Congratulations to Edmund Chow, IWS for passing the Italian Wine Scholar exam with the highest honors!
About Edmund Chow:
''I am Edmund Chow living in Hong Kong. I work as a senior auditor at an audit firm. I also work part time as a senior wine consultant for Swisswinemaker, a wine company mainly imports and sells Swiss wines in Hong Kong.
I am a wine enthusiast. My passion for wine started a few years back and was passed by one of my good friends, Dr. Baudouin Neirynck. He was a Professor teaching hospitality in the Institute for Tourism Studies in Macau. He gave me and some other friends free tutoring on wines. Every time we met, he shared with us two to three bottles of his wine collection free. He always say that good wines are for sharing.
After I finished learning from him, I continued pursuing my love and passion for wines. I studied the Wines and Spirits Education Trust (WSET) Level 3. The more I studied wines, the more I liked them. Upon completing Level 3, I studied the French Wine Scholar (FWS). It was an interesting and challenging course, which I passed with highest honours. From the FWS, I learned more in-depth about French wine classification, regions and wines. Besides, I also learned about the cool and warm soils, and the impacts of soils on wine tastes and styles. These excited me more and drove me to learn more about wines. I went on to study the WSET diploma. The course widened my vision and knowledge further, particularly on vitification, vinification, bottling, packaging, and wine marketing and markets. Despite it was a demanding course, I passed with Merit.
I then started to work in my friend’s wine company as a senior wine consultant, helping to sell Swiss wines which it is a niche market in Hong Kong. I also help a local wine company to promote its wines and brandy in Mainland China. I also involved in some wine competitions as a wine judge.
Last year, I started Unit 1 of the Italian Wine Scholar (IWS). I found the course materials very well written, educating and fascinating. The more I studied the IWS, the more I like the history, culture, places, cuisines and wines of Italy. I passed Unit 1 with highest honours. Because of the study, my family went on a trip to Italy, visiting Rome, Florence, Cinque Terre and Barolo this summer. Apart from visiting the scenic places, I also tried a lot of local wines, such as Rossese di Dolceaqua, Ruche di Castagnole Monferrato, Sciacchetra of Cinque Terre, Est!Est!Est! di Monstefiacone, Orvieto, etc. I was thrilled by them. I plan to visit Italy again next summer.
I then started Unit 2 this summer. They are as interesting, enlightening, fascinating and educating as Unit 1. I learn many indigenous grape varieties from Umbria, Marche, Campania, Molise, Puglia, Sicilia. Out of interest and curiosity, I source on-line wines made from Tintilia, Sagrantino, Carricante, Nerello Mascalese, Grechetto, Pecorino, Aleatico, Nero di Troia, etc. They are amazing grapes and wines.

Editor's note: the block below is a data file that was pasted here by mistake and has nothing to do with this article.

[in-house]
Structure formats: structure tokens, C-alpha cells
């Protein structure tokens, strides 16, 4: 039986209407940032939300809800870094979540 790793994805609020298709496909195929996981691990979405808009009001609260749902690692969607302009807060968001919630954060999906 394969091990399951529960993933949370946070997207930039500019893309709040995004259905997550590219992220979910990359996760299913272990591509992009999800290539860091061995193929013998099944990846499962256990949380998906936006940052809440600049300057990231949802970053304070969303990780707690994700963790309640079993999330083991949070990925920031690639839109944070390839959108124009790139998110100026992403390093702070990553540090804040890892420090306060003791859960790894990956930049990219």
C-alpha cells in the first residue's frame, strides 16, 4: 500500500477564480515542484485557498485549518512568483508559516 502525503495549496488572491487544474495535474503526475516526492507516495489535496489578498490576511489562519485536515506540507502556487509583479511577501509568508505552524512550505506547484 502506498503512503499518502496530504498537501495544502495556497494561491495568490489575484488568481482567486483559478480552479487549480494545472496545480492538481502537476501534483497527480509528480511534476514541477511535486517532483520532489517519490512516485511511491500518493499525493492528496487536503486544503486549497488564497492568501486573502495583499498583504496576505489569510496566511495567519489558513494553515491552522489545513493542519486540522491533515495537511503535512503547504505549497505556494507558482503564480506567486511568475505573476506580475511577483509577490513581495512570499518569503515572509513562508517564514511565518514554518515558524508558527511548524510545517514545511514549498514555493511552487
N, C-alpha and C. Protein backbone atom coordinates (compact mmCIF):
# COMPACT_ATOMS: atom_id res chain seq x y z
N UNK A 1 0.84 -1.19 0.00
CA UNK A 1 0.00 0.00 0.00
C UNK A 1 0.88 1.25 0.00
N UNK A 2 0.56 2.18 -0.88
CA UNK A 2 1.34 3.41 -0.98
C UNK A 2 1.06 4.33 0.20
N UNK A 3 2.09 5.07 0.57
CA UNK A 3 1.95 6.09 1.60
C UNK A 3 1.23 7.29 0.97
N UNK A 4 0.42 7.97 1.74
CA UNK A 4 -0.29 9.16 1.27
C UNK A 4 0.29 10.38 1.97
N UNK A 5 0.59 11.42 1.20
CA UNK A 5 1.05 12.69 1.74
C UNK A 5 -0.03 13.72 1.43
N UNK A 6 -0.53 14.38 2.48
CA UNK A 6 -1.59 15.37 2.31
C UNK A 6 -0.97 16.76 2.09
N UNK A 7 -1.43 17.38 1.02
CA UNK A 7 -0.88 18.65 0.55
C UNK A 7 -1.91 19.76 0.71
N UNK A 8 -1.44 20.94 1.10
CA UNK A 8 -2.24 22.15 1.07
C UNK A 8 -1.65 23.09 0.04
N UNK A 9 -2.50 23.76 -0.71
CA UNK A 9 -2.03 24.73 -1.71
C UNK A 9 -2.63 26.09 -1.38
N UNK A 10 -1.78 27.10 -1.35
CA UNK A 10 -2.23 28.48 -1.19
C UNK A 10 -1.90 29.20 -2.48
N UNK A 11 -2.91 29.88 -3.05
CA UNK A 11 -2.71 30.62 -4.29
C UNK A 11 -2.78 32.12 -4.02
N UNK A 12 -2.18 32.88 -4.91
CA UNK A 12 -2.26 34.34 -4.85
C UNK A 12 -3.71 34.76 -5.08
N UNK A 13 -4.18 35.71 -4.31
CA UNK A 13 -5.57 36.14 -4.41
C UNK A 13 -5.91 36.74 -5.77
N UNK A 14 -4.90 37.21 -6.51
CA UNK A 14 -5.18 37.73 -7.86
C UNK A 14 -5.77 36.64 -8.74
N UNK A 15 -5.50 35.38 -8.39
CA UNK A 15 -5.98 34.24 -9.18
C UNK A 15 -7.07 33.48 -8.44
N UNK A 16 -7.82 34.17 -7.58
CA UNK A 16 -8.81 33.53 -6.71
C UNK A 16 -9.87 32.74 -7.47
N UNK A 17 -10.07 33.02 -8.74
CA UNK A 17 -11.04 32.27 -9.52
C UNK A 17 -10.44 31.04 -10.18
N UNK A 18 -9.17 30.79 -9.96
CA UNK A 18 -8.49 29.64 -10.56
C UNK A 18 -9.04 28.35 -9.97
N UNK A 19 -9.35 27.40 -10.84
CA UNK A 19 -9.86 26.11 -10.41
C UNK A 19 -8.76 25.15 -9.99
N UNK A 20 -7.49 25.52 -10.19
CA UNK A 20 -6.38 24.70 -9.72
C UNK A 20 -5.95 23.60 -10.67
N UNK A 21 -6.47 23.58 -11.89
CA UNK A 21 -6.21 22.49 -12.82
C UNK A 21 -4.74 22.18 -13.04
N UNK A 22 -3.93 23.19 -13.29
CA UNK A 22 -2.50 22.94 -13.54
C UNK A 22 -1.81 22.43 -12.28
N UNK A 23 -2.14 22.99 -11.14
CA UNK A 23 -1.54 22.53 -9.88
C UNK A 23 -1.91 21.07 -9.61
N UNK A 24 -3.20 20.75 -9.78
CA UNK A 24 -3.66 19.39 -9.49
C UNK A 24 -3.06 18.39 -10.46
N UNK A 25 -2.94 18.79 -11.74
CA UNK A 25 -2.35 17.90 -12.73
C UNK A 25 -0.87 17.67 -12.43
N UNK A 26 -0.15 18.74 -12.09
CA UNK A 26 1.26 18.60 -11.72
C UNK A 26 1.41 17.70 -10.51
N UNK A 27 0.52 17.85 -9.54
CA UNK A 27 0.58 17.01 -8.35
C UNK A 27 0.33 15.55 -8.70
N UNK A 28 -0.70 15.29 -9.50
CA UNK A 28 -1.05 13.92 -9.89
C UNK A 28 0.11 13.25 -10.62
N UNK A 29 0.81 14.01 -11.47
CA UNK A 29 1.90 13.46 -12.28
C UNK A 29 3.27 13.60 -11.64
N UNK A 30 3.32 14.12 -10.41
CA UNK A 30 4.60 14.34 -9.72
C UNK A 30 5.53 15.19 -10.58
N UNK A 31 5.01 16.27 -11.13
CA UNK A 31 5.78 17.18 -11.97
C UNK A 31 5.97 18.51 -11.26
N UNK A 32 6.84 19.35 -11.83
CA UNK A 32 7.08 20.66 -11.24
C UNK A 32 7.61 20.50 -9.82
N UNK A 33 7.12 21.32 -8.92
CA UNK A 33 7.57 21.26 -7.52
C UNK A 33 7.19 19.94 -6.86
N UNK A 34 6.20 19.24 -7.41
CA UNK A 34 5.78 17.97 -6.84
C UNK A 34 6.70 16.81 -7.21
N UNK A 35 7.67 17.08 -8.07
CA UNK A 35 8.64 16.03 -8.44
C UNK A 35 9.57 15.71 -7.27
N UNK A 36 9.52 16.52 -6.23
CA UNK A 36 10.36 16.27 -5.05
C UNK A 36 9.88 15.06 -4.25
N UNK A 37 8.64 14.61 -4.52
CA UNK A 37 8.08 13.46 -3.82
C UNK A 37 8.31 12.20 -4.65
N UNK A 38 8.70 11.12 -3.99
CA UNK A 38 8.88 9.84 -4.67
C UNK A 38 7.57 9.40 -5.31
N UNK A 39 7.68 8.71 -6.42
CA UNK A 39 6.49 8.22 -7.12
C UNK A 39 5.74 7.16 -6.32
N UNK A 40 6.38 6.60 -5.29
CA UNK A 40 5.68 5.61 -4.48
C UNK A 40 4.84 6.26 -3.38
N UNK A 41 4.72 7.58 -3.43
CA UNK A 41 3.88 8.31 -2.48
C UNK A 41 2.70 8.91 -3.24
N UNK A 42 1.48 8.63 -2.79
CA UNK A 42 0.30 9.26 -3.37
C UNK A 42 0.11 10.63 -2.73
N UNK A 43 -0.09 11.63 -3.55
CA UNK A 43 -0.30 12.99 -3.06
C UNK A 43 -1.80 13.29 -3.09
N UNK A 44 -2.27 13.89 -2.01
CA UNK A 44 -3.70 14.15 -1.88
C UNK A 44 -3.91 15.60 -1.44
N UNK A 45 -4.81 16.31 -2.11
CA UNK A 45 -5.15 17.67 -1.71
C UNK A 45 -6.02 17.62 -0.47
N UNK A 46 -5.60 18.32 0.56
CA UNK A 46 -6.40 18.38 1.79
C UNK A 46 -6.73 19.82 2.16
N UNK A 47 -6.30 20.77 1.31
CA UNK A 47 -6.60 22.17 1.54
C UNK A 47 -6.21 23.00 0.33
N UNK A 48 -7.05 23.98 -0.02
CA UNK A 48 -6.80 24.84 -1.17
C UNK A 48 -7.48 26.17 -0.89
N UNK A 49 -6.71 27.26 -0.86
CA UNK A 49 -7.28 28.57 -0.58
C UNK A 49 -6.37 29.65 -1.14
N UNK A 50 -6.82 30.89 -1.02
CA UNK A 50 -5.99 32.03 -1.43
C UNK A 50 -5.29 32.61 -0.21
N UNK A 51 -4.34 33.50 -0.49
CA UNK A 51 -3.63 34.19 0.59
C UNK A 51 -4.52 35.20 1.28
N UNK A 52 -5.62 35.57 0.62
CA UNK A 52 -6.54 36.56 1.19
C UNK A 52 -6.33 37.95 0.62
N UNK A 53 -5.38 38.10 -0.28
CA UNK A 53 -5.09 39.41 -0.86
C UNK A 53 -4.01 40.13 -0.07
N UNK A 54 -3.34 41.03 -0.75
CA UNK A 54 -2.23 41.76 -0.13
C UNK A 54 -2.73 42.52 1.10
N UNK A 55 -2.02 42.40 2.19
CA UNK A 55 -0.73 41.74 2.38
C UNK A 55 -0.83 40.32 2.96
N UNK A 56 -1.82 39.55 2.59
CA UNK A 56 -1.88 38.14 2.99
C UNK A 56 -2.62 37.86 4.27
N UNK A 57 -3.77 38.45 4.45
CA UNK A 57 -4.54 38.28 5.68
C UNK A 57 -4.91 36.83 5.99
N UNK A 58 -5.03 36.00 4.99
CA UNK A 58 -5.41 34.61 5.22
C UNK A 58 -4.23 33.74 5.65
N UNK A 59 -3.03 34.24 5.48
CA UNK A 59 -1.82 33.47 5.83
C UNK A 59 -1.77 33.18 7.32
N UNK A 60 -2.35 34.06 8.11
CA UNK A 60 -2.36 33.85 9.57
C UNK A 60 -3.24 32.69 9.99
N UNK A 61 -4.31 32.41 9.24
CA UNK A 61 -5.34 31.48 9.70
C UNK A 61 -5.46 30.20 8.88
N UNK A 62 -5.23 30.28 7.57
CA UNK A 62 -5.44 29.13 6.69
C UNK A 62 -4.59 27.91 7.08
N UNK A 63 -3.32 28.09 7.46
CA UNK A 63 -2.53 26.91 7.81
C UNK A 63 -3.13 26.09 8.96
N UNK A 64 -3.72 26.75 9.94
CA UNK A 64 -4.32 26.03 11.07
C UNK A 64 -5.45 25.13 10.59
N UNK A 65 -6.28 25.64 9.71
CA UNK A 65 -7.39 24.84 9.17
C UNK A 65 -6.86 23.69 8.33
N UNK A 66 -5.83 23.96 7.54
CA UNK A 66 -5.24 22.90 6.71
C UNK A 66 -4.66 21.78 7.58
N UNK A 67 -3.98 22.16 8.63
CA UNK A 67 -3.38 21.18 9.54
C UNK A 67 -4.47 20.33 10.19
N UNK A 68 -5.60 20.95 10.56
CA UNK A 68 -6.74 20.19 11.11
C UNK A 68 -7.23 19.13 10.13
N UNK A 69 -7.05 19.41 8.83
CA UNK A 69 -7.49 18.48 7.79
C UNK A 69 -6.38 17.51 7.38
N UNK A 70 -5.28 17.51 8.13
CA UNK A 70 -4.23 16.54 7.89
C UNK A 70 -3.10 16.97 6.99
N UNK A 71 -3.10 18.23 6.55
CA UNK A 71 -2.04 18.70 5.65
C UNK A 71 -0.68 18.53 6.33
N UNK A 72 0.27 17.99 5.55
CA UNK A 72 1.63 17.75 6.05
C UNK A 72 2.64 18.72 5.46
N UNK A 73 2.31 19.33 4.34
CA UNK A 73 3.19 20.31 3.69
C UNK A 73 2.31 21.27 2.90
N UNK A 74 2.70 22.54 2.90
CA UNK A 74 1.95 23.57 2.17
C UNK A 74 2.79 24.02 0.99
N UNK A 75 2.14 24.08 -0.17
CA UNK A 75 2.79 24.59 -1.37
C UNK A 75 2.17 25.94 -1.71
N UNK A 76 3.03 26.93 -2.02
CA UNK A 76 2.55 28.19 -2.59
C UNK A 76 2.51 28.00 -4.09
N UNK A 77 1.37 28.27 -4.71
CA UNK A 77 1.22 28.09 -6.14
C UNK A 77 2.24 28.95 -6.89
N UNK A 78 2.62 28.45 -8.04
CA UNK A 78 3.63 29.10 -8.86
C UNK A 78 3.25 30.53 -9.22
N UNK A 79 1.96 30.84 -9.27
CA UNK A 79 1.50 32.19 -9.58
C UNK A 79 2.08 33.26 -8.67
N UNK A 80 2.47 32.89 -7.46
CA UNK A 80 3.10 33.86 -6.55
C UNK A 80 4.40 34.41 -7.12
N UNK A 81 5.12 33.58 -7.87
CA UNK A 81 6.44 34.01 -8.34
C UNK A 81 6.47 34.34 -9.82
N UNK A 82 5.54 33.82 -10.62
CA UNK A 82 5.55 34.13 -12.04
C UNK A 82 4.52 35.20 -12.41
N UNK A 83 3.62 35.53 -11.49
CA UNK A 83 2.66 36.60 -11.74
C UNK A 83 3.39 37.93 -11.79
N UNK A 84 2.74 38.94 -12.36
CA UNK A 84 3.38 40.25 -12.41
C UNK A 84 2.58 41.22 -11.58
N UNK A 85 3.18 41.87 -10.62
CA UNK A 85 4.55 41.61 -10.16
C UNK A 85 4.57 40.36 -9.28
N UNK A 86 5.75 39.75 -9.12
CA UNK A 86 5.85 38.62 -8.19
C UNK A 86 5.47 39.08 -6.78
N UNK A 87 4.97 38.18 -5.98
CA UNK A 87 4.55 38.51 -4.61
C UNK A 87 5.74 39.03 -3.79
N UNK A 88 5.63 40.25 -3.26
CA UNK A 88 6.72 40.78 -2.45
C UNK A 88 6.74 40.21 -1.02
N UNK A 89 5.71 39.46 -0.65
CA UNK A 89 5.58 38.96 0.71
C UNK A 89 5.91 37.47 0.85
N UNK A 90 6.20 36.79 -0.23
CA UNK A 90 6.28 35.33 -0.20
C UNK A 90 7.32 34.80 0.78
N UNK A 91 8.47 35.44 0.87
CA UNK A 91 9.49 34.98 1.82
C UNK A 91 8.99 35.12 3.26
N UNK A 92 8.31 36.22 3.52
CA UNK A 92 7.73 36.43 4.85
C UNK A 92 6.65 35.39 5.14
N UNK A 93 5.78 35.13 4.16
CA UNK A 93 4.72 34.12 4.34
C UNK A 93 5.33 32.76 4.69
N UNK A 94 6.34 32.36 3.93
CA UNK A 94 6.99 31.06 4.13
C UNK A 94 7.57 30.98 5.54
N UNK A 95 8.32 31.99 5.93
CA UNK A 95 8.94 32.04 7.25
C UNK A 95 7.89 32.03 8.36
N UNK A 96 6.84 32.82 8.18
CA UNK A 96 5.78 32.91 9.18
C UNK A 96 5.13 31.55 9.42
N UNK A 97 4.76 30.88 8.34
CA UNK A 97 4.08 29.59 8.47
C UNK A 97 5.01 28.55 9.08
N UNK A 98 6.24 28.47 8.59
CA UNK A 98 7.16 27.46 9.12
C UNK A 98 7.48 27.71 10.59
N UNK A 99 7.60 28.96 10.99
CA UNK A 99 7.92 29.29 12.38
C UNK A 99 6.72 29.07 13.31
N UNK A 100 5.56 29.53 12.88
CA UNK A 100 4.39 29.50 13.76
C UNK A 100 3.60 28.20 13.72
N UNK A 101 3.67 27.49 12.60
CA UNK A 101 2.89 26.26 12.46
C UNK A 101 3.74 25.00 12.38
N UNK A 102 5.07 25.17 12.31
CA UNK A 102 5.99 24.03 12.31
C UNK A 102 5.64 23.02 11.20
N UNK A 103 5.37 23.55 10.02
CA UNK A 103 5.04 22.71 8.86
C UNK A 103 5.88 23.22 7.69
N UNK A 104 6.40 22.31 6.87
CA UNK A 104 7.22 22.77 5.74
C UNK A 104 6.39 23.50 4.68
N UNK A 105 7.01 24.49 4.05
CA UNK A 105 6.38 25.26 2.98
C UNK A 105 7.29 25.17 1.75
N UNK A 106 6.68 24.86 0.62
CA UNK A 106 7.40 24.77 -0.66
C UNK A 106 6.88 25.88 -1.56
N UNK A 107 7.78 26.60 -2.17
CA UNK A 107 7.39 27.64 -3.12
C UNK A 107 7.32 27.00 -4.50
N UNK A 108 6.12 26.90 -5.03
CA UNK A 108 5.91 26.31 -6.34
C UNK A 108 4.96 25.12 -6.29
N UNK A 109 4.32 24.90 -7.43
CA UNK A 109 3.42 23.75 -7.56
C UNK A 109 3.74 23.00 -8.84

I also learn from the IWS quite a few of the local traditional wine making methods, such as using governos for making Chianti, madres for making Vin Santos and triple different fermentation for making Vernaccia di Serrapetrona, a sparkling wine in Marche. My curiosity and love to try the wines made from the indigenous grapes also help. I passed Unit 2 with another 95, an overall pass of the IWS with highest honours.
The IWS really broadens my vision on everything related to wines, from grape varieties, classification system, vitification to vinification, and how the terrior and mesoclimate impact on wine tastes and styles. There are a lot of history, wisdom and traditions in Italian wines. I greatly love Italian wines and want to share with others these great treasures of Italy, probably of the world. I did a talk on a chat group of about 500 wine lovers and traders about the Italian wine classification and the grapes and wines from Piemonte. I brought to their attention that Italian wine classification is the only classification that requires DOC and DOCG wines to be made from grapes grown on the slope of certain aspect. That is unique. If one can appreciate the wine classification system of Italy, one knows a lot of the subject already.
I intend to study the Master Class organised by the Vinitaly International Academy and to be an Ambassador for Italian wines. I want to share my passion for Italian wines by tutoring and recommending Italian wines to local wine lovers and novices in future. I also plan to do the Master of Wine programme to pursue the highest recognition in the wine industry. The knowledge that I gain from both the FWS and the IWS will certainly help me to rise to a higher level and achieve my goals and dreams.''